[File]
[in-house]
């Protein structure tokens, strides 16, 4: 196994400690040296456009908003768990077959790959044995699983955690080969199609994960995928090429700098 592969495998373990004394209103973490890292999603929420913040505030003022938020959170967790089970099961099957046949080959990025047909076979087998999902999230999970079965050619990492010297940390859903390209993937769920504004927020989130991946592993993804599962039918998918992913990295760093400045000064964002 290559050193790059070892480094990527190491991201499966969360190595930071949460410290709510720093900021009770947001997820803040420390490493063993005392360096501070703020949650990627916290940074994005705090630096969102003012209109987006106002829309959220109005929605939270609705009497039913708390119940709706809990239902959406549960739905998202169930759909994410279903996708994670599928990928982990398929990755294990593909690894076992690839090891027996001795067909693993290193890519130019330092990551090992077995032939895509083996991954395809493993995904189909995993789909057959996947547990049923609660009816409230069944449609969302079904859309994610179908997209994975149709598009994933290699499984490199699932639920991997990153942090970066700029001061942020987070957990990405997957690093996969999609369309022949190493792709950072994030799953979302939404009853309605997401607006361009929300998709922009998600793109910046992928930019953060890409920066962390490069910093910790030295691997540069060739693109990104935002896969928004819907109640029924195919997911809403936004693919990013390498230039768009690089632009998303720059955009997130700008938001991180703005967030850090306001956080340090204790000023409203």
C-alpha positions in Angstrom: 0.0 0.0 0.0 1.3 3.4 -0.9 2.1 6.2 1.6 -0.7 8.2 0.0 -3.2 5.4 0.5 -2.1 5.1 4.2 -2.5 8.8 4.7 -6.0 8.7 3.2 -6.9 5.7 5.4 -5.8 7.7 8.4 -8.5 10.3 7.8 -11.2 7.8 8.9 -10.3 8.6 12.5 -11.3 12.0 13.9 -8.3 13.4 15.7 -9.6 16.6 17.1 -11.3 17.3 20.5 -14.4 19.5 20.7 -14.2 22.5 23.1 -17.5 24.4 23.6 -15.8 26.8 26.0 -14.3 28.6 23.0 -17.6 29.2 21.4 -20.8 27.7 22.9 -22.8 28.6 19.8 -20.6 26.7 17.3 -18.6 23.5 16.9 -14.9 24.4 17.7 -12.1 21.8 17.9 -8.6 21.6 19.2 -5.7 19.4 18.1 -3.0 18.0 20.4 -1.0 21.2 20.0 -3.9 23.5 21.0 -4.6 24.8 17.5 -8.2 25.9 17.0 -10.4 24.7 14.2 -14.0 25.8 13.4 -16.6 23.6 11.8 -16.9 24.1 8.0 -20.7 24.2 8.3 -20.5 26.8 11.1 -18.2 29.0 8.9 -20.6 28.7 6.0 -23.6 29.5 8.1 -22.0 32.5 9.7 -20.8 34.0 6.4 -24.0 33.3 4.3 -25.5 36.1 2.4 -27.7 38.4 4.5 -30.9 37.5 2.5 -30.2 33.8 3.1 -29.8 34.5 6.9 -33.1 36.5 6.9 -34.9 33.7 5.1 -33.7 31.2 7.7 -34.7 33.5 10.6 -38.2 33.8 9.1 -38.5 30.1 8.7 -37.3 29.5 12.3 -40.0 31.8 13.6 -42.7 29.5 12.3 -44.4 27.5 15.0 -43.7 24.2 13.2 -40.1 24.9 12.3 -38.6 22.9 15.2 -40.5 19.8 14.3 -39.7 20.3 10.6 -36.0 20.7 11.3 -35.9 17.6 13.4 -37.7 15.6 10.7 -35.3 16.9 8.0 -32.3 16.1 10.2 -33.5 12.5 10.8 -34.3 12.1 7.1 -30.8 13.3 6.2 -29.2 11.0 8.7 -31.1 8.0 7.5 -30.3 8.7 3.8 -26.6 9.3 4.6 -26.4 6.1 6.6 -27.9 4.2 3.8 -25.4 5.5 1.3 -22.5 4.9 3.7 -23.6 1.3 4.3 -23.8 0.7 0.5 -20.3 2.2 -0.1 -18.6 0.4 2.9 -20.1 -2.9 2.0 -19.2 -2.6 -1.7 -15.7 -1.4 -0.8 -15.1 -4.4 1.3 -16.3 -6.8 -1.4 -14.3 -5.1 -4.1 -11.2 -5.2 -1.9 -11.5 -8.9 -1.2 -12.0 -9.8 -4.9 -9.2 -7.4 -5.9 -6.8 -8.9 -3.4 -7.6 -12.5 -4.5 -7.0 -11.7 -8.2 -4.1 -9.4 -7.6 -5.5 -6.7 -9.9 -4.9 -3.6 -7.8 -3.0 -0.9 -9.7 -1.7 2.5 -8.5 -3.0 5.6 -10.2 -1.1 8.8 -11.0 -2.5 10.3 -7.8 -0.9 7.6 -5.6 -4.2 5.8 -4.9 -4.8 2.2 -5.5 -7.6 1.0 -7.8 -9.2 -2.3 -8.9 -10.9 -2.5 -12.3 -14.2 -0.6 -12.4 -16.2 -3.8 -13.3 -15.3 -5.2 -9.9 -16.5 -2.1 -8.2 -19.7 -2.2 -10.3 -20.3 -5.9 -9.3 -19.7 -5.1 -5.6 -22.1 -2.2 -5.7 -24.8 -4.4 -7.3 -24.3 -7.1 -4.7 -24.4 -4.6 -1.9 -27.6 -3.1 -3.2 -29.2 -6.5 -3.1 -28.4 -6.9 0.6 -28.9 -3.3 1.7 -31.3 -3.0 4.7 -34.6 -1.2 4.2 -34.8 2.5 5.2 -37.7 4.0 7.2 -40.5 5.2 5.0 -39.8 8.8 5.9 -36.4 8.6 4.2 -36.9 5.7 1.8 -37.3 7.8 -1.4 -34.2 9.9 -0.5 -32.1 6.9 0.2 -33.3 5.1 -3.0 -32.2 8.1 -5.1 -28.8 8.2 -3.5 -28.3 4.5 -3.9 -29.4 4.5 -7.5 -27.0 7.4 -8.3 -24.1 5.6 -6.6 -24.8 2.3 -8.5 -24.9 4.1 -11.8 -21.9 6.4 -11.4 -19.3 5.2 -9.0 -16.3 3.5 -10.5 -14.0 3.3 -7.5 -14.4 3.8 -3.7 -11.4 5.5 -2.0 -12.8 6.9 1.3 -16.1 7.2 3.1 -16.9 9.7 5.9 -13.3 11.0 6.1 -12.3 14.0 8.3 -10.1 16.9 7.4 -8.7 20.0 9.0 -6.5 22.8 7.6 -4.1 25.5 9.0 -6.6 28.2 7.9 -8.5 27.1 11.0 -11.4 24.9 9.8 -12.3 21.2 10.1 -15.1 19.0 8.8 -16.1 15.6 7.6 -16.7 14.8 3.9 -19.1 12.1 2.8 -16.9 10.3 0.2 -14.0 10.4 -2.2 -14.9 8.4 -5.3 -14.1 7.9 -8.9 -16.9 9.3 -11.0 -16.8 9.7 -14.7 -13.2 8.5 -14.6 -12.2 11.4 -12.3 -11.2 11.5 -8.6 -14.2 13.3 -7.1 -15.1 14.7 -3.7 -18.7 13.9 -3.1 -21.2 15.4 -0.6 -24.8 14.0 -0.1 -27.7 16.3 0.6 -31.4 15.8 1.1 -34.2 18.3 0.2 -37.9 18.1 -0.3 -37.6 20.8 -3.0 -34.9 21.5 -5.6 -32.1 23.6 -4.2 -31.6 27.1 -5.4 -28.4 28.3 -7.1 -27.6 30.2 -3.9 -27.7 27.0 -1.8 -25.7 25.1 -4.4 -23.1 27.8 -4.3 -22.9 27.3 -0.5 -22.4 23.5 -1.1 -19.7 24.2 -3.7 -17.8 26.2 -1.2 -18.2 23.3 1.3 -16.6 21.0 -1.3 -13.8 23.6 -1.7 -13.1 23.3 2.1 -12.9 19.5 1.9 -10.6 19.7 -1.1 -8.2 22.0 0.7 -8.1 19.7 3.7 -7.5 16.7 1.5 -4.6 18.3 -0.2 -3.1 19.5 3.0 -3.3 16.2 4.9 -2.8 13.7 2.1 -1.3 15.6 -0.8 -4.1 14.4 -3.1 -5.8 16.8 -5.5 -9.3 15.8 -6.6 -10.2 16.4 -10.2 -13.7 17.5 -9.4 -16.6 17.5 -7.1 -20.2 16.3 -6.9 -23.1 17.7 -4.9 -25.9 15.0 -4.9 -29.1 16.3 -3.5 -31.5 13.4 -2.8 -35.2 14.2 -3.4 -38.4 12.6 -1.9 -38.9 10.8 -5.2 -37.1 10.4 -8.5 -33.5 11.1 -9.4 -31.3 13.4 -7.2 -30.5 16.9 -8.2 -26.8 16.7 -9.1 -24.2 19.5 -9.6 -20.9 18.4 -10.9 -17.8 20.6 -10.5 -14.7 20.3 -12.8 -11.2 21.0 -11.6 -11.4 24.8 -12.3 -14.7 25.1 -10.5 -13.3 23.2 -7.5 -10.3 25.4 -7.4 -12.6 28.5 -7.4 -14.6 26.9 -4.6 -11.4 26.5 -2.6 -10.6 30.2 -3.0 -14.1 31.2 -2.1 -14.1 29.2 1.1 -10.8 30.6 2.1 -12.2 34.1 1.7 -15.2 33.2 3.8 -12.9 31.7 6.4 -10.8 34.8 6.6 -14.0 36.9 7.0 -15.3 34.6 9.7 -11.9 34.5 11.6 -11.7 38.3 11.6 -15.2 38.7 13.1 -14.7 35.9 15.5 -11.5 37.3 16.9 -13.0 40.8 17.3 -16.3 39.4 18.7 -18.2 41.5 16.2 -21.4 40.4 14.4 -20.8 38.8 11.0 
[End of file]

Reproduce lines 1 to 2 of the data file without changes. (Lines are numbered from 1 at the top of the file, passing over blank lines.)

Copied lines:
[in-house]
């Protein structure tokens, strides 16, 4: 196994400690040296456009908003768990077959790959044995699983955690080969199609994960995928090429700098 592969495998373990004394209103973490890292999603929420913040505030003022938020959170967790089970099961099957046949080959990025047909076979087998999902999230999970079965050619990492010297940390859903390209993937769920504004927020989130991946592993993804599962039918998918992913990295760093400045000064964002 290559050193790059070892480094990527190491991201499966969360190595930071949460410290709510720093900021009770947001997820803040420390490493063993005392360096501070703020949650990627916290940074994005705090630096969102003012209109987006106002829309959220109005929605939270609705009497039913708390119940709706809990239902959406549960739905998202169930759909994410279903996708994670599928990928982990398929990755294990593909690894076992690839090891027996001795067909693993290193890519130019330092990551090992077995032939895509083996991954395809493993995904189909995993789909057959996947547990049923609660009816409230069944449609969302079904859309994610179908997209994975149709598009994933290699499984490199699932639920991997990153942090970066700029001061942020987070957990990405997957690093996969999609369309022949190493792709950072994030799953979302939404009853309605997401607006361009929300998709922009998600793109910046992928930019953060890409920066962390490069910093910790030295691997540069060739693109990104935002896969928004819907109640029924195919997911809403936004693919990013390498230039768009690089632009998303720059955009997130700008938001991180703005967030850090306001956080340090204790000023409203």